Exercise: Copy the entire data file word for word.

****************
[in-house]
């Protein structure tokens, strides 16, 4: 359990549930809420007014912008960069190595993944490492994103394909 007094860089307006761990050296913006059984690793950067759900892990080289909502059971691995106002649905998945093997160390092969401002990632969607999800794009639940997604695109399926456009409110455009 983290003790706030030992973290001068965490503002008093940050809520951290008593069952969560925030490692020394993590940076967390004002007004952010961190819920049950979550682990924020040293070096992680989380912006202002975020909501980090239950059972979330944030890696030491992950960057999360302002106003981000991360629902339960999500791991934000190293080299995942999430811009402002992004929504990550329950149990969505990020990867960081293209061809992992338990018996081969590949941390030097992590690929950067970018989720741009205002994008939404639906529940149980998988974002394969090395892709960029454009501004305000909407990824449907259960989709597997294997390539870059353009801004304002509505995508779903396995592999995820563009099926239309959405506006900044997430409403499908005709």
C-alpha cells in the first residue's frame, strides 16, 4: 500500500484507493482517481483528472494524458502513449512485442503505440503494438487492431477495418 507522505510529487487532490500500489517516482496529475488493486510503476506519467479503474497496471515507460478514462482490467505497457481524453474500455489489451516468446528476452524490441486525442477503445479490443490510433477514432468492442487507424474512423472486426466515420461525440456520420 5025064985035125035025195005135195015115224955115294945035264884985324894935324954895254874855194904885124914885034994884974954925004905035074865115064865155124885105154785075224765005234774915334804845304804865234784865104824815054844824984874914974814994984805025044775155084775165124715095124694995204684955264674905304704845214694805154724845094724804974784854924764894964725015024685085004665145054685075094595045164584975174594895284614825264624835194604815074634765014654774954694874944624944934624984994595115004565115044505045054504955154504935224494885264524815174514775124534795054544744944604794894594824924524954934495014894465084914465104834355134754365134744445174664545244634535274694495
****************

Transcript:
[in-house]
């Protein structure tokens, strides 16, 4: 359990549930809420007014912008960069190595993944490492994103394909 007094860089307006761990050296913006059984690793950067759900892990080289909502059971691995106002649905998945093997160390092969401002990632969607999800794009639940997604695109399926456009409110455009 983290003790706030030992973290001068965490503002008093940050809520951290008593069952969560925030490692020394993590940076967390004002007004952010961190819920049950979550682990924020040293070096992680989380912006202002975020909501980090239950059972979330944030890696030491992950960057999360302002106003981000991360629902339960999500791991934000190293080299995942999430811009402002992004929504990550329950149990969505990020990867960081293209061809992992338990018996081969590949941390030097992590690929950067970018989720741009205002994008939404639906529940149980998988974002394969090395892709960029454009501004305000909407990824449907259960989709597997294997390539870059353009801004304002509505995508779903396995592999995820563009099926239309959405506006900044997430409403499908005709």
C-alpha cells in the first residue's frame, strides 16, 4: 500500500484507493482517481483528472494524458502513449512485442503505440503494438487492431477495418 507522505510529487487532490500500489517516482496529475488493486510503476506519467479503474497496471515507460478514462482490467505497457481524453474500455489489451516468446528476452524490441486525442477503445479490443490510433477514432468492442487507424474512423472486426466515420461525440456520420 5025064985035125035025195005135195015115224955115294945035264884985324894935324954895254874855194904885124914885034994884974954925004905035074865115064865155124885105154785075224765005234774915334804845304804865234784865104824815054844824984874914974814994984805025044775155084775165124715095124694995204684955264674905304704845214694805154724845094724804974784854924764894964725015024685085004665145054685075094595045164584975174594895284614825264624835194604815074634765014654774954694874944624944934624984994595115004565115044505045054504955154504935224494885264524815174514775124534795054544744944604794894594824924524954934495014894465084914465104834355134754365134744445174664545244634535274694495